Malaysia - Tengku Dato’ Ibrahim Petra Bib Tengku Indra Petra v Petra Perdana Berhad Heard Together With Wong Fook Heng And Tiong Young Kong v Petra Verdana Berhad.

Legal News & Analysis - Asia Pacific - Malaysia - Dispute Resolution

28 February, 2018

 

An issue for consideration was whether the Appellants, who are directors of the Respondent, had acted in breach of their directors’ duties pursuant to section 132 of the Companies Act 1965 (“the Act”) in managing the Respondent. The allegation was that in so managing the Respondent, the Appellants caused the Respondent to lose its controlling block of shares in Petra Energy Berhad (“PEB”), which was a wholly owned subsidiary of the Respondent. The Federal Court clarified the law on governance and management of a company as between directors and shareholders in general meetings.
 
It was held the powers of management conferred on directors by the Act and the articles of association of a company governed by Table A of the Act cannot be overridden by an ordinary resolution passed by a simple majority of shareholders at a general meeting. The shareholders, therefore, cannot interfere with or control the directors exercising their powers of management vested in them by virtue of the articles of association unless a special resolution is passed and the articles of association are altered to that effect.
 
The test for breach of duty of a director and acting in the best interest of the company is both an objective and subjective one, that is, whether the director considers that the exercise of discretion is in the best interest of the company (subjective test); this is subjected to an objective review or examination by the Court (objective test).

By virtue of section 132(1B) of the Act which laid down the statutory business judgment rule, the Court will not assess the merits of a commercial or business judgment made by directors and interfere with business decisions unless it can be shown that the directors have not acted bona fide. The appeal was allowed.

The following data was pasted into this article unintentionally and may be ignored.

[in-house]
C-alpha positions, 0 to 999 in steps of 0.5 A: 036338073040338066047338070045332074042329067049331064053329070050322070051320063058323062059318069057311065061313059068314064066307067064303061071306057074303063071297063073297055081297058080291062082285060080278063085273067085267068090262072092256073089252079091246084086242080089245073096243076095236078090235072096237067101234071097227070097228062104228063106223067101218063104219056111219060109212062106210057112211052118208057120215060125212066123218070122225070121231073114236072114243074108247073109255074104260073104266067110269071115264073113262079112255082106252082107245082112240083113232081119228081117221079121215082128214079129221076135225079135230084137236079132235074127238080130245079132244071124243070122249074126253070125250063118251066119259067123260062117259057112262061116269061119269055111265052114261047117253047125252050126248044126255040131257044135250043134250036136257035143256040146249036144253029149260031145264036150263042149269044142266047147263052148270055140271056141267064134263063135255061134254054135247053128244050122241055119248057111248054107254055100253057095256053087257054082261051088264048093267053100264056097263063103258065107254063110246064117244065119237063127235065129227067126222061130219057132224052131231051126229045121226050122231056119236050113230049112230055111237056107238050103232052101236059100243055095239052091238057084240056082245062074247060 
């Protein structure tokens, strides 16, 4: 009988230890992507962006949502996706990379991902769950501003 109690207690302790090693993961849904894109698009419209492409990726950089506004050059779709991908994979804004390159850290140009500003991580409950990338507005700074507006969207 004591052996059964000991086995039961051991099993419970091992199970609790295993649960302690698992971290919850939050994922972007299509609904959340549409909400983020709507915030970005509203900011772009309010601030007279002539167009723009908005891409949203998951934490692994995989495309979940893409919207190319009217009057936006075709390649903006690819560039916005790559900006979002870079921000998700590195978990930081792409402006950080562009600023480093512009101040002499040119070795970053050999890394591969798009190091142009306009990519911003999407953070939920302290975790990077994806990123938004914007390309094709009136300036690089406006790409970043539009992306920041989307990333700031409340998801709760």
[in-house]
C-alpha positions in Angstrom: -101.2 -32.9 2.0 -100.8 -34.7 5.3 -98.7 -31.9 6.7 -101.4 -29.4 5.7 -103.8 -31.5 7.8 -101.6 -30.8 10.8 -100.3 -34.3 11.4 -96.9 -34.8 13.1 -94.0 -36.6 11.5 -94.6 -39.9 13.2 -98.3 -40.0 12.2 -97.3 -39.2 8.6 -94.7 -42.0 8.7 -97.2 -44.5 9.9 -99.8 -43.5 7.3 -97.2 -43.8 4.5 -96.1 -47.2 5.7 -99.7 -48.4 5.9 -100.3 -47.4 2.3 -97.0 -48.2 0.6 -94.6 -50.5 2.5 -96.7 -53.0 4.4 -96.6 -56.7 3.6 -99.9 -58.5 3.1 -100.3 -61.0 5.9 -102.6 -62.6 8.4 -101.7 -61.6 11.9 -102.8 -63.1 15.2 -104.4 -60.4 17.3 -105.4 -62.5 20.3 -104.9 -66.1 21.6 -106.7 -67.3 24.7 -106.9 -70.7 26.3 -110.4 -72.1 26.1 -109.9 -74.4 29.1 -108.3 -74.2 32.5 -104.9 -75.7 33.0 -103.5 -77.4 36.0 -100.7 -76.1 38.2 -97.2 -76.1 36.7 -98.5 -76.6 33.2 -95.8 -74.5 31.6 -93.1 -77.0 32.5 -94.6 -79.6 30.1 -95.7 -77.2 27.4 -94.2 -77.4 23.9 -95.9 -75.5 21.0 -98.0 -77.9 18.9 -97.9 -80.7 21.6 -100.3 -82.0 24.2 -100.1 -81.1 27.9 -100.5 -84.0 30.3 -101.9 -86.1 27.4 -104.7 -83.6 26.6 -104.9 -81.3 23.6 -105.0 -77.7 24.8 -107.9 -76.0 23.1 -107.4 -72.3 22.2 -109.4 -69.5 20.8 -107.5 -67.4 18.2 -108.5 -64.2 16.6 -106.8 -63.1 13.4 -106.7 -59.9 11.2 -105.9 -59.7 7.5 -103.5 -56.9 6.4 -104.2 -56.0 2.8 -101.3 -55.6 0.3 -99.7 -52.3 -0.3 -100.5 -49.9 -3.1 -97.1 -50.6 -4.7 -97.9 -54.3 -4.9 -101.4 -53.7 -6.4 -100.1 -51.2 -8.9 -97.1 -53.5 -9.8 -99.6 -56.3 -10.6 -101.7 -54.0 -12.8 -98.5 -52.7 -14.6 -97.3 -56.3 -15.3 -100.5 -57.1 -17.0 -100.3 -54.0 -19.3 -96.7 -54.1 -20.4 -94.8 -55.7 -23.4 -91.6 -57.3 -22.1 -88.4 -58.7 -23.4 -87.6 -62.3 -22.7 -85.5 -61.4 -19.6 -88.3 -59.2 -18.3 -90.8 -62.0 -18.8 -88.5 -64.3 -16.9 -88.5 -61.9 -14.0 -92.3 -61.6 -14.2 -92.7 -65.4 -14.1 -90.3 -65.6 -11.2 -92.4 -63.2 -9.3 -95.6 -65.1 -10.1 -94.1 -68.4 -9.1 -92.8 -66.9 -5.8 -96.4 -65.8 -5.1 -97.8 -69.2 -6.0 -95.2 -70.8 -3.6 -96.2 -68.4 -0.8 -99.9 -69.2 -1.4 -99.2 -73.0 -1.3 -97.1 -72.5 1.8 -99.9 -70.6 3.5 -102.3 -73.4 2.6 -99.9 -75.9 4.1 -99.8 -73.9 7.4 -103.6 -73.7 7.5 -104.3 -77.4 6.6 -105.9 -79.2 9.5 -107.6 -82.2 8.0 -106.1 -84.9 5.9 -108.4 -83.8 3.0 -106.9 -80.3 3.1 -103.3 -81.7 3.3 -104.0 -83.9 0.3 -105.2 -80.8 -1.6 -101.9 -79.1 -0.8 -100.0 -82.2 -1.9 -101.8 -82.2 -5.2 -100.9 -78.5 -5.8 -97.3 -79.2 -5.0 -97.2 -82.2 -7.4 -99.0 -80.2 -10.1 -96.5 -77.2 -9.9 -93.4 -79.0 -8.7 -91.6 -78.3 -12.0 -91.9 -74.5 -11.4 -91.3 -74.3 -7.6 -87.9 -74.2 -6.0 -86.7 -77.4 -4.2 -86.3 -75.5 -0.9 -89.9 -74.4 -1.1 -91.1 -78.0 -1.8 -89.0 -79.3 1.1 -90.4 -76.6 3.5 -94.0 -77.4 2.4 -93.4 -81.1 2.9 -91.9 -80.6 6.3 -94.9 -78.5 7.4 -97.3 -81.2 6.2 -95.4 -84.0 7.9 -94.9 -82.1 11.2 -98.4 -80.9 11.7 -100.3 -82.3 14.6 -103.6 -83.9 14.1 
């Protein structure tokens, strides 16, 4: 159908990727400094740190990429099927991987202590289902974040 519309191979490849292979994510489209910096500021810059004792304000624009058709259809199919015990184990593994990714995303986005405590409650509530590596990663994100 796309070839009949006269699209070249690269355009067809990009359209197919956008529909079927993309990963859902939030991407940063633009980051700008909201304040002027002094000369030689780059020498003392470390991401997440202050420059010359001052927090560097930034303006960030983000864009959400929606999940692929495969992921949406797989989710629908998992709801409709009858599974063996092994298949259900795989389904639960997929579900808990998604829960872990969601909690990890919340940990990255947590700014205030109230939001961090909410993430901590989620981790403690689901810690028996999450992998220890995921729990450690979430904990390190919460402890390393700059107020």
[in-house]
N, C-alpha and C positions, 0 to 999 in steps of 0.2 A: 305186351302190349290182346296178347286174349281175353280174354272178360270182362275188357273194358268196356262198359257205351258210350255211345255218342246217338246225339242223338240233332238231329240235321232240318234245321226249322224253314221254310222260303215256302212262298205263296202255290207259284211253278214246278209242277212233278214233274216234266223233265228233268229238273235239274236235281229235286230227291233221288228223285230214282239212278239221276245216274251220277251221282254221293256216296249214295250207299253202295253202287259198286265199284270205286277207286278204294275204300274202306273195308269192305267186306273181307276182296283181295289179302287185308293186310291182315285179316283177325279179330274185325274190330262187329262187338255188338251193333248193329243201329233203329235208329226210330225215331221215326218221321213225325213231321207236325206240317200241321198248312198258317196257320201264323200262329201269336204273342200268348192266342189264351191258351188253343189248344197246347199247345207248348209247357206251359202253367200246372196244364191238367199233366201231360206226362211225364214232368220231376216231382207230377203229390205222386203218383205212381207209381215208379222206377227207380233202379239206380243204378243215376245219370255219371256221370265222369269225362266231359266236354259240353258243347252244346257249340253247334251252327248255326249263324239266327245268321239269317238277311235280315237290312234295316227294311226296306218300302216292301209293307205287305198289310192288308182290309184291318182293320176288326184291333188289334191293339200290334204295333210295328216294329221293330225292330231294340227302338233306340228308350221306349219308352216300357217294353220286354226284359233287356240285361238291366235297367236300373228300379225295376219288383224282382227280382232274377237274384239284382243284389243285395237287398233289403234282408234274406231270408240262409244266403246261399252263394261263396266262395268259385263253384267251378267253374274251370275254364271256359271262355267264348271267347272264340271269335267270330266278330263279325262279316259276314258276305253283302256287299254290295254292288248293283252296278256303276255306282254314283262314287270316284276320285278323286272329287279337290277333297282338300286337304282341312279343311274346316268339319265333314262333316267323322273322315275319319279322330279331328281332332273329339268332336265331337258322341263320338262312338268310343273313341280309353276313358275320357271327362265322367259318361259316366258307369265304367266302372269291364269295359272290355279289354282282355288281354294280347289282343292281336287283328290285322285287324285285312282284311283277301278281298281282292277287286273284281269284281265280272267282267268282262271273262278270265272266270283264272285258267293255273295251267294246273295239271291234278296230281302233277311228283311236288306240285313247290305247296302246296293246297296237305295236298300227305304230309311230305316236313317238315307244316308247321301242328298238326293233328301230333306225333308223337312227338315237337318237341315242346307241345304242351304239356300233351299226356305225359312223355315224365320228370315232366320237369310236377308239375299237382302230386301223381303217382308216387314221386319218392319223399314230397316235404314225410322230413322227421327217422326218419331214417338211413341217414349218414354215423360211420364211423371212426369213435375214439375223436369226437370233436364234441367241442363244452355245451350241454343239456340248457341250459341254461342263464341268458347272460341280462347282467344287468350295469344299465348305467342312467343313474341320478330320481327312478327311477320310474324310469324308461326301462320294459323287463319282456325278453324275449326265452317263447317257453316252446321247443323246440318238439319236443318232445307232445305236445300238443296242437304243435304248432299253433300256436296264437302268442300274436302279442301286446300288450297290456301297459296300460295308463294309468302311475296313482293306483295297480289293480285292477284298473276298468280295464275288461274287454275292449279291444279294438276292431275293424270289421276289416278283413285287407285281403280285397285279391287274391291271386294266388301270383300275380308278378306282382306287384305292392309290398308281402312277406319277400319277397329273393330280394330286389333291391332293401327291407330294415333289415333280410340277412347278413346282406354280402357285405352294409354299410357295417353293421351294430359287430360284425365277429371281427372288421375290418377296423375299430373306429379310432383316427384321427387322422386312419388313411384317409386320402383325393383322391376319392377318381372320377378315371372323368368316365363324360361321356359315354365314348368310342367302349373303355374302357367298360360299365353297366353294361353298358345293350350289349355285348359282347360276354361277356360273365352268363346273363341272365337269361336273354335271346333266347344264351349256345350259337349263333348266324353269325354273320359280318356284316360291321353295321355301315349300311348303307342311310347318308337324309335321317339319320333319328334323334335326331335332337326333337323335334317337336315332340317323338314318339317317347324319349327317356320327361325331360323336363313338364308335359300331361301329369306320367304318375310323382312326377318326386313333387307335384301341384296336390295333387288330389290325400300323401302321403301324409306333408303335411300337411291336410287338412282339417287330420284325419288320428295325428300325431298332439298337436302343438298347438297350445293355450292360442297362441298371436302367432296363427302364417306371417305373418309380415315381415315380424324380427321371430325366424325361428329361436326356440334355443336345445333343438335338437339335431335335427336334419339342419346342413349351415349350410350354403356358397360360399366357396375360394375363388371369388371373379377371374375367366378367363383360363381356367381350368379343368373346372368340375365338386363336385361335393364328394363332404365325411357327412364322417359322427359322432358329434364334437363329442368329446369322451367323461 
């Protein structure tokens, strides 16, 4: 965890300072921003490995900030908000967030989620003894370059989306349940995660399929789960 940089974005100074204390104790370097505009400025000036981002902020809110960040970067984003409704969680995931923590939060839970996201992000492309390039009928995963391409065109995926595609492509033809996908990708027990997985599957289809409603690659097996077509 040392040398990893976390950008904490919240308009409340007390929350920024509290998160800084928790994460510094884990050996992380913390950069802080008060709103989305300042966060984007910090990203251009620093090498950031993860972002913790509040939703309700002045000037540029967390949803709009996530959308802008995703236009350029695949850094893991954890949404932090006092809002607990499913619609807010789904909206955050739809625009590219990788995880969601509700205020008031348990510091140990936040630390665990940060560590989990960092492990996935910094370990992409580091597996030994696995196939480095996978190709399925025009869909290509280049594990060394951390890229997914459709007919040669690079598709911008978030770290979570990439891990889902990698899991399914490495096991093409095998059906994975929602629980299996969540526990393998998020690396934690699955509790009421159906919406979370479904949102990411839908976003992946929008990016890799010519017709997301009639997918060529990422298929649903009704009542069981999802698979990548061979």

Kang Hai Holdings Sdn Bhd and Kang Hai Realty Sdn Bhd v Lee Lai Ban (Civil Appeal No 02(f)-65-09/2016(J) [Federal Court] (Decision delivered on 19 December 2017)
 
In this case, the Appellants alleged that the Respondent had obtained unlawful and unauthorised entry into the first Appellant’s lands to extract and purchase earth pursuant to a Tenancy Agreement entered into with Siva, a former director of the Appellants.

Siva, having ceased to be a director of the first Appellant, did not have authority to enter into the Tenancy Agreement on behalf of the Appellants. Siva had fraudulently held himself out as a director and manager of the first Appellant. The Respondent did not verify Siva’s position in the Appellant companies either through a company search or otherwise and did not check the status of the land by conducting land searches. The Respondent when sued attempted to raise the Rule in Turquand to suggest that he was entitled to assume Siva had authority when he entered into the Tenancy Agreement.
 
In this regard, the Court explained that in view of “the rapid development of modern technology, and the access to information available in the database of the Companies Commission of Malaysia”, the Rule of Turquand which was enunciated in Royal British Bank v Turquand [1843-60] ALL ER Rep 435 and adopted by the Malaysian courts in Pekan Nenas Industries Sdn Bhd v Chang Ching Chuen & Ors [1998] 1 MLJ 465, now imposes a minimum duty on the “outsider” (such as the Respondent in this case) to, at the very least, make minimum checks to afford the outsider himself the protection of the Rule in Turquand.
 
The Court also held that Form 49 is a public document to which the common law doctrine of constructive notice applies. Form 49 would impute knowledge on the Respondent as to the fact that Siva was not a director of the company and therefore his absence of authority to enter into the Tenancy Agreement on behalf of the Appellants. It mattered not whether the Respondent did the available company searches.
 
Further, it was held that the Rule in Turquand is only applicable where the representation that the agent had authority to enter into the type of contract in question was made by a person who possesses actual authority either generally or in respect of the matters to which the contract relates. Given the representation was made by Siva himself, the Rule in Turquand did not apply. The appeal was allowed.

 

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For further information, please contact:

 

K Shanti Mogan, Partner, Shearn Delamore & Co​

shanti@shearndelamore.com